Alceste, Wq. 37 (the later French version is Wq. 44), is an opera by Christoph Willibald Gluck from 1767. The libretto (in Italian) was written by Ranieri de' Calzabigi and based on the play Alcestis by Euripides. The premiere took place on 26 December 1767 at the Burgtheater in Vienna.
When Gluck published the score of Alceste in 1769, he added a preface written by Calzabigi, which set out their ideals for operatic reform. The opera displays the features set out in this manifesto, namely:
Alceste also has no role for the castrato voice, although Gluck would return to using a castrato in his next opera, Paride ed Elena, and even rewrite the tenor role of Admetus for the soprano castrato Giuseppe Millico, in the 1770 revival of Alceste in Vienna.
Gluck recomposed and lengthened Alceste to a French libretto by François-Louis Gand Le Bland Du Roullet for performances at the Paris Opera, retaining the three-act structure. Hercules was added as a pivotal character in Act III, as was a scene at the Gates of Hell. The premiere took place on 23 April 1776 in the second Salle du Palais-Royal.
With the presentations in Paris, Alceste became an essentially new work, the translation from Italian to French necessitating several changes in the musical declamation of text, and certain scenes significantly reorganized to new or altered music. Some of the changes were made upon the advice of Jean-Jacques Rousseau, one of Gluck's greatest French admirers, but the bulk of the adaptation was the work of French aristocrat Du Roullet, with improvements by the composer.
Gluck fought several efforts to make the new version of Alceste conform to French tastes, resisting pressure to end the opera with an extended ballet. The new libretto does, however, introduce several subsidiary characters for dramatic variety, and, following the example of Euripides, on whose work the libretto is loosely based, even calls in Hercules in the final act. 
The first British performances took place at the King's Theatre, London in 1795. More recent productions have included those in Scotland at Ledlanet in 1972 and by Scottish Opera in 1974, as well as at the Royal Opera House, with Charles Mackerras conducting and Janet Baker in the title role, in the 1980s.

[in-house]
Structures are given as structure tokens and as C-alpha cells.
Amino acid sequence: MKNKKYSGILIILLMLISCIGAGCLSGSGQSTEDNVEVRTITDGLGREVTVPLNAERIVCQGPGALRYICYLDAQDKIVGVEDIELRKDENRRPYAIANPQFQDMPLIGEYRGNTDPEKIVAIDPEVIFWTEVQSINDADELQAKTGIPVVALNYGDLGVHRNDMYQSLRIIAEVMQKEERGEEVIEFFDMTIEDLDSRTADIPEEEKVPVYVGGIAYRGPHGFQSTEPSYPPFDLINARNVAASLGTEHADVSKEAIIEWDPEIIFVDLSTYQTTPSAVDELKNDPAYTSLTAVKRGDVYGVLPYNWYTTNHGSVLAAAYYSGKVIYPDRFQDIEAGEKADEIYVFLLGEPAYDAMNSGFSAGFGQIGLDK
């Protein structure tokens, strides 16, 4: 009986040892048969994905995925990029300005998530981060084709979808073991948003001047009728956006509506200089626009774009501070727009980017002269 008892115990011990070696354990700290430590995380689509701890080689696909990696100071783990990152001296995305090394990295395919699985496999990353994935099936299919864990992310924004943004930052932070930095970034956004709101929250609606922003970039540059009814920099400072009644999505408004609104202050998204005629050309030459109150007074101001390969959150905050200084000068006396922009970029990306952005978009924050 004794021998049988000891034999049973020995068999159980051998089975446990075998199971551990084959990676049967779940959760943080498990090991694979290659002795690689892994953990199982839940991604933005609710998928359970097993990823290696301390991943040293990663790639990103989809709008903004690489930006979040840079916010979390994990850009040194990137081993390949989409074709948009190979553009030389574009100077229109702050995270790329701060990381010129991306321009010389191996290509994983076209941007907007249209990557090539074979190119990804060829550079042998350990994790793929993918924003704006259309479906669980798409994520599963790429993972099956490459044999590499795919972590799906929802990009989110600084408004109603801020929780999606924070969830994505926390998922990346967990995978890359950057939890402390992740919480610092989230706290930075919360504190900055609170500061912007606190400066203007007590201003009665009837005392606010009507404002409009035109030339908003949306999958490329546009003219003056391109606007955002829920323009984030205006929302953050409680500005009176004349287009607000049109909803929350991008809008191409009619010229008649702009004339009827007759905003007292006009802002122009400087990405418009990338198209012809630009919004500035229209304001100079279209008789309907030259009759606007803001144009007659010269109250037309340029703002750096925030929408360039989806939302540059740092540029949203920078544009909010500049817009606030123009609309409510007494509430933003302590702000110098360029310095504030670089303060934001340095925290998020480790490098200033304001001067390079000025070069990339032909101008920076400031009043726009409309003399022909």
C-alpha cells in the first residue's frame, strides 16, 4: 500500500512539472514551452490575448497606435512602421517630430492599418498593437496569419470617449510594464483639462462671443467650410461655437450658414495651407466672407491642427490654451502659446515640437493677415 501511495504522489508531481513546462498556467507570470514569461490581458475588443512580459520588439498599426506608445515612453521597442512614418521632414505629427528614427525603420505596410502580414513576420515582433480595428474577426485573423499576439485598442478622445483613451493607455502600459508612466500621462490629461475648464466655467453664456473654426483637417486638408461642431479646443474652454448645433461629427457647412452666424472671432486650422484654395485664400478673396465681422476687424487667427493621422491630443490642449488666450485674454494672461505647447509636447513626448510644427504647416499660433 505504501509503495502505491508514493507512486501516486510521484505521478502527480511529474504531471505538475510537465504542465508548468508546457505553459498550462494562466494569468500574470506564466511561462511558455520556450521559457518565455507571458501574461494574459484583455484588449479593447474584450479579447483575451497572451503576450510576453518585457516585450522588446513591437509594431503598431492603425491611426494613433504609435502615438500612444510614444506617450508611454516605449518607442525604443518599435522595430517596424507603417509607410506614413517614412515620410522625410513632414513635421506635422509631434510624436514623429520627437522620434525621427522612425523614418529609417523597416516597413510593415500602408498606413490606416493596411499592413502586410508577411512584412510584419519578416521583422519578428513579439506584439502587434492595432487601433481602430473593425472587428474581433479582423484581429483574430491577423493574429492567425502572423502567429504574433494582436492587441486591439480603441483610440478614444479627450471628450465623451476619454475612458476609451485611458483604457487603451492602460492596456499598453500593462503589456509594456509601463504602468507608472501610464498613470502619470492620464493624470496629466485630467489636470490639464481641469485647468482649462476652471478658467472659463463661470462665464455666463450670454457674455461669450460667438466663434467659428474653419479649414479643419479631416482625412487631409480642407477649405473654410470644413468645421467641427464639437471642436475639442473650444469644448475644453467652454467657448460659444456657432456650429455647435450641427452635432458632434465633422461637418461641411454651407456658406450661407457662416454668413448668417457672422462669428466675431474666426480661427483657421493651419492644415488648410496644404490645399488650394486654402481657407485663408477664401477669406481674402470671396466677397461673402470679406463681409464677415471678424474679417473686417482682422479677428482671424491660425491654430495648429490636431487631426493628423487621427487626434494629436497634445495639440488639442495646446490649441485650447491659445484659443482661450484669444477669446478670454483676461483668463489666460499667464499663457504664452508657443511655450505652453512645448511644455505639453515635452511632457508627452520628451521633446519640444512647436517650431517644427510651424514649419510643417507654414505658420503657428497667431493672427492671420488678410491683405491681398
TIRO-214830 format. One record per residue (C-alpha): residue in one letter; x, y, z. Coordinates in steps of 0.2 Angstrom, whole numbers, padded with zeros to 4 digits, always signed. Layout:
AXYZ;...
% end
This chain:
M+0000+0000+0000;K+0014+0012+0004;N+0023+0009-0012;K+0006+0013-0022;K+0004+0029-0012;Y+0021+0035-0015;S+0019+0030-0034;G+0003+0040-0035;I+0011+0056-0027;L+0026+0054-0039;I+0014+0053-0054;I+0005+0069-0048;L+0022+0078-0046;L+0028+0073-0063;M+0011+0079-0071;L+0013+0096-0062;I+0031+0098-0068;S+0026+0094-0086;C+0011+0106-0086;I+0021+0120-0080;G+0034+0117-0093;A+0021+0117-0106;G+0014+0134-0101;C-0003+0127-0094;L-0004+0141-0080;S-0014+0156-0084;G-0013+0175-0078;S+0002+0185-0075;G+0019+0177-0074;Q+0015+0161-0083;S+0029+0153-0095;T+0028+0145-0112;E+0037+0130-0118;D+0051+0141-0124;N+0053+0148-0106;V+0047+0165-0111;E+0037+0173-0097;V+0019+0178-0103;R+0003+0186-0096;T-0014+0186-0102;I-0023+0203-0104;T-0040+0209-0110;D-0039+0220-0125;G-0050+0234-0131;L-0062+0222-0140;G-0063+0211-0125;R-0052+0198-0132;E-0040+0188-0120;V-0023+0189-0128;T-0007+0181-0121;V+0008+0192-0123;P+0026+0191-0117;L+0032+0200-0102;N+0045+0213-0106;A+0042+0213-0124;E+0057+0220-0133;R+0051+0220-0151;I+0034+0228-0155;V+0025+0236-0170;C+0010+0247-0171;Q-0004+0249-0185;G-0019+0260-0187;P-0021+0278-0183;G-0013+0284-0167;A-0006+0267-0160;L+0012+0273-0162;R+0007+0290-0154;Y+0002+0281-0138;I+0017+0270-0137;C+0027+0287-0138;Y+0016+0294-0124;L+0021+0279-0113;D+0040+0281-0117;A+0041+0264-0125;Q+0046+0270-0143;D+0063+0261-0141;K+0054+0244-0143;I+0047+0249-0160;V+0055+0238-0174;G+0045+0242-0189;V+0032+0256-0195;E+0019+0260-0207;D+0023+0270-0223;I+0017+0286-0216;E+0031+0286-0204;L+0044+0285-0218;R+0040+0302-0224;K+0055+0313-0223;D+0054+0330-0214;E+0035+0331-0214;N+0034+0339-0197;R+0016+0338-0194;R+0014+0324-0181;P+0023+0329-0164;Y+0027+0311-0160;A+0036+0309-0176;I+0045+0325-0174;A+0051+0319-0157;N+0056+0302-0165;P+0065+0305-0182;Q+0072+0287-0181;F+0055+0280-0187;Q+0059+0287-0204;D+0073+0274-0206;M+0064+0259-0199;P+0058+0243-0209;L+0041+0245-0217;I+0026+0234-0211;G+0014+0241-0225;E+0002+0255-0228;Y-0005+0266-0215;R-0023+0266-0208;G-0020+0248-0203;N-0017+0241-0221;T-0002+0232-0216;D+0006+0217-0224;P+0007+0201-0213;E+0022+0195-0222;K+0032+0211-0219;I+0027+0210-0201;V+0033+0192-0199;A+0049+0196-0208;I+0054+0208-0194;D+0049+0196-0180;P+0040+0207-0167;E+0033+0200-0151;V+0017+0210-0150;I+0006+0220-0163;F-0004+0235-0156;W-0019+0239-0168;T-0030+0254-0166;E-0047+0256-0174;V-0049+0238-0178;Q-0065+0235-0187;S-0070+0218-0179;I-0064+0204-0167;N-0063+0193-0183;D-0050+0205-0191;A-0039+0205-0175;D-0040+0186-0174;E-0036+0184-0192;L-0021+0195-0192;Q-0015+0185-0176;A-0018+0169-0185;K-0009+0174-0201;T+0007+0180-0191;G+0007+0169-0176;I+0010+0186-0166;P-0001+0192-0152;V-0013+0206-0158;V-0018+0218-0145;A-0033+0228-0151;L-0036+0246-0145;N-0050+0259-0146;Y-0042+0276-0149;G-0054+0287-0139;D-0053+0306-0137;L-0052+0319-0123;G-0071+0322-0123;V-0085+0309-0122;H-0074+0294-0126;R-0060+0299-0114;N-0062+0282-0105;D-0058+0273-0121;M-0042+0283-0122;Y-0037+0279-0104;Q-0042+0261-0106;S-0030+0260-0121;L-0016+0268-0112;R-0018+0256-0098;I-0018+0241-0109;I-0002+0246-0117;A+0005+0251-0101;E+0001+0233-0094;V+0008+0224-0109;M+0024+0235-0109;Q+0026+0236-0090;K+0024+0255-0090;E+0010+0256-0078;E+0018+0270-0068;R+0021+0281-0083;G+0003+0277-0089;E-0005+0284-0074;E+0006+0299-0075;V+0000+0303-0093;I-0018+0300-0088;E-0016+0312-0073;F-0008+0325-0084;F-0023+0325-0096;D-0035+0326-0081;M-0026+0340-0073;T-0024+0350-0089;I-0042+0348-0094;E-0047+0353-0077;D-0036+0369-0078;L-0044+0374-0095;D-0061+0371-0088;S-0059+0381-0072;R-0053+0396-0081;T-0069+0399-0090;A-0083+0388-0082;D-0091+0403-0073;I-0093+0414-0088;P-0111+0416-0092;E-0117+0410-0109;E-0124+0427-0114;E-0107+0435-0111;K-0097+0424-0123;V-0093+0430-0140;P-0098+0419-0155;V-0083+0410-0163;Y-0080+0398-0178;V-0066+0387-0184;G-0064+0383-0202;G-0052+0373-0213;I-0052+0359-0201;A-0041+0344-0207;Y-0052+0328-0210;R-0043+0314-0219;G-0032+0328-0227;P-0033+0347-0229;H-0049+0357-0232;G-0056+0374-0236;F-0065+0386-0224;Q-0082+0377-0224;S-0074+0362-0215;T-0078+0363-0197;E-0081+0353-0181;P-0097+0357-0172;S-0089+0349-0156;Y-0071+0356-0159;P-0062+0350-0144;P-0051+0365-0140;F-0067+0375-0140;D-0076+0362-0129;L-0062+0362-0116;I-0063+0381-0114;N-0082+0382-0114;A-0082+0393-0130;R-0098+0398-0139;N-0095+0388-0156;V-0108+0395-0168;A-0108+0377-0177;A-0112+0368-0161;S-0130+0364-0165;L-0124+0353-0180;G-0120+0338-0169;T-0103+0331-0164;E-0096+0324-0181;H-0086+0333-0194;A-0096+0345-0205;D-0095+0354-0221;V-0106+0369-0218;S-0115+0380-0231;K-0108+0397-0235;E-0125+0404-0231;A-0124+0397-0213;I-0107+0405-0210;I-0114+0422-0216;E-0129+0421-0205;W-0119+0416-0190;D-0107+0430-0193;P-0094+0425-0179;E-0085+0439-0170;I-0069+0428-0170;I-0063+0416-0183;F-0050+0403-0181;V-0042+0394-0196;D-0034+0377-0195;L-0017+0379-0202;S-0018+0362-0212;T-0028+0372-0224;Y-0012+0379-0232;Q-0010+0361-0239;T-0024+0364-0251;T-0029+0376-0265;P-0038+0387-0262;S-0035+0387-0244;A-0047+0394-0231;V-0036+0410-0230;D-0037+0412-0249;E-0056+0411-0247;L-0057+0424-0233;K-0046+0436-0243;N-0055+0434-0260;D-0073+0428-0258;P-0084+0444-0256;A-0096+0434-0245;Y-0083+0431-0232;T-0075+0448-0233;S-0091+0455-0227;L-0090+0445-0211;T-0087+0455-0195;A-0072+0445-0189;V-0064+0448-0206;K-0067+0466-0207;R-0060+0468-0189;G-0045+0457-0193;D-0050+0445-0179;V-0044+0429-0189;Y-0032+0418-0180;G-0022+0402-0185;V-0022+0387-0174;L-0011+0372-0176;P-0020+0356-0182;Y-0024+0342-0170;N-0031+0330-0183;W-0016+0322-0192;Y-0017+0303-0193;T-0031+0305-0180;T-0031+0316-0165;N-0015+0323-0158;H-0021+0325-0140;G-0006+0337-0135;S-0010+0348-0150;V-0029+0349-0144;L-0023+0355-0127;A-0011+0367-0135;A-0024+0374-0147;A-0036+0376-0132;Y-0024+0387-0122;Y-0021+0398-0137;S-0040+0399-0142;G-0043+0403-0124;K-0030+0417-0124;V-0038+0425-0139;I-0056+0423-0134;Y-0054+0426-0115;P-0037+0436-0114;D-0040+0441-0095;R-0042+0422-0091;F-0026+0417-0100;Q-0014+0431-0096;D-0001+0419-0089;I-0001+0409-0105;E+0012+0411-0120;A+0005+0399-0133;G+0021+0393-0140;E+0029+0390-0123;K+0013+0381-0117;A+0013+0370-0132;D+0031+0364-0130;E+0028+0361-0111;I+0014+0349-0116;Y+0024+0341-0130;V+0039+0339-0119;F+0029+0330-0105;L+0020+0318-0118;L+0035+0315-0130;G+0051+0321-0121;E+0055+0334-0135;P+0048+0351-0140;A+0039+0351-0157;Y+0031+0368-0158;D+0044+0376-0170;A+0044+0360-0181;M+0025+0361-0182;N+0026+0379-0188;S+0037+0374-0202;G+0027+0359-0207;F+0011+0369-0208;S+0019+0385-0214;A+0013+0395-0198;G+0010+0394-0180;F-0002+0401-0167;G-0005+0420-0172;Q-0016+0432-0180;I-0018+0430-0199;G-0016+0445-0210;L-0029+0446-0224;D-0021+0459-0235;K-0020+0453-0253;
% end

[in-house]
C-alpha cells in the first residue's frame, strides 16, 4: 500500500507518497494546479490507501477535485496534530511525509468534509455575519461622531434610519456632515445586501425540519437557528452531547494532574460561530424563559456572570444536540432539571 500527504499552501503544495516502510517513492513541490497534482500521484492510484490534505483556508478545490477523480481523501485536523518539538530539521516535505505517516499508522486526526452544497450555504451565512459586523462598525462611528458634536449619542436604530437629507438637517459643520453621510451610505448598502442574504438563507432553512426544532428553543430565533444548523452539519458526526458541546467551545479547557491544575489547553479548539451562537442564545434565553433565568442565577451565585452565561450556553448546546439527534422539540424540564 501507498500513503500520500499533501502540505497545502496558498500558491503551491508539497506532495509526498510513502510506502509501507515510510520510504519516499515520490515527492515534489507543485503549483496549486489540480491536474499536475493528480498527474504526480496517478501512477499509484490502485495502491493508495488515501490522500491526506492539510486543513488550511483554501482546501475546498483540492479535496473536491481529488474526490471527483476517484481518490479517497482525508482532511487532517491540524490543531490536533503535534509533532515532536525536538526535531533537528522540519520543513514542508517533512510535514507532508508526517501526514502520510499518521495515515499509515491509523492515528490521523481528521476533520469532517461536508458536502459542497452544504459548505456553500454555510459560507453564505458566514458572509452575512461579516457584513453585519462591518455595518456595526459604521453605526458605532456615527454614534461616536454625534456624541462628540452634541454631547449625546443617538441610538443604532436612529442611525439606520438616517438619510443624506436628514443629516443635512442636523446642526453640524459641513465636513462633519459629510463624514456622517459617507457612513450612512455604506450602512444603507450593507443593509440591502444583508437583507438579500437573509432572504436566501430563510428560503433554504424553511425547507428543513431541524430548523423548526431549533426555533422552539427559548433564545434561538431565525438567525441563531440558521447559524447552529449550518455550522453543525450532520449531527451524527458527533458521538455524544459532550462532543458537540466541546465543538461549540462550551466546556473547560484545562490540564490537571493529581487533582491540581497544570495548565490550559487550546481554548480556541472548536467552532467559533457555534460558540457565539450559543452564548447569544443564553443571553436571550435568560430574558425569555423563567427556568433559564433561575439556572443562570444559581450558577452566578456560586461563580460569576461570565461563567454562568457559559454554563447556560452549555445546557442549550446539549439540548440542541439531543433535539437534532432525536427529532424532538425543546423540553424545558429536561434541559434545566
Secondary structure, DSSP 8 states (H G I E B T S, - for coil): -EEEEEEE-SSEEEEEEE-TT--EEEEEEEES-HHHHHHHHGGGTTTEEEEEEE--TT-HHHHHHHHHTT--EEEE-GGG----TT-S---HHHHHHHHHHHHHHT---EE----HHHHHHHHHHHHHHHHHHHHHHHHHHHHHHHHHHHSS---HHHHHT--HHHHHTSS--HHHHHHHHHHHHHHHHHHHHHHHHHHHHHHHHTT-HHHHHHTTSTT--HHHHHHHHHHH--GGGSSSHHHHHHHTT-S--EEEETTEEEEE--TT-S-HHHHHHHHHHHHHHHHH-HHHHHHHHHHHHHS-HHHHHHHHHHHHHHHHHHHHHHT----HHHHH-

Maria Callas starred as Alceste in a production at the Teatro alla Scala in Milan in 1954, which was memorably recorded on April 4 of that year. She sang an Italian translation of the Paris version, and it was her first collaboration in stage performances with director Luchino Visconti.
The Metropolitan Opera gave Alceste in three different seasons, with four sopranos starring in eighteen performances. Its premiere on 24 January 1941 featured Marjorie Lawrence. There were four more performances that season, two starring Lawrence and two Rose Bampton. In 1952 Wagnerian soprano Kirsten Flagstad sang Alceste in five performances, including her farewell with the company. On 6 December 1960 Eileen Farrell made her Metropolitan Opera debut as Alceste. She sang the role eight times that season, and her last performance, on 11 February, remains the last time Alceste was seen at the Met.
Lyric Opera of Chicago opened its 1990 season with performances starring Jessye Norman, who had recorded the opera a few years earlier. Catherine Naglestad appeared in ten performances with the Stuttgart State Opera in 2006, and this production was filmed. Alceste was given by Santa Fe Opera in August 2009 with Christine Brewer in the title role. Madrid's Teatro Real staged the opera in 2015, as did Munich's Bavarian State Opera in 2019; both were filmed.
Nowadays the opera is usually given in the Paris version musically, with the libretto sometimes back-translated into Italian.
In Don Giovanni, written in 1787, twenty years after Alceste and the year Gluck died, Mozart used exactly the same chord progression for the Commendatore speaking to Don Giovanni in the garden scene that Gluck used for the line of the High Priest when saying that Alceste will die if no one takes her place.Hector Berlioz noted how this section of Don Giovanni was "heavily in-inspired or rather plagiarized". Berlioz discussed the authenticity of some of the arias. For example, when Gluck went to Vienna, an aria was added to act 3. Berlioz came to the conclusion that Gluck was under so much pressure that he let it happen. Berlioz notes Gluck added corrections during rehearsals, and misunderstandings in the score, due to what Berlioz calls Gluck's "happy-go-lucky" style of writing.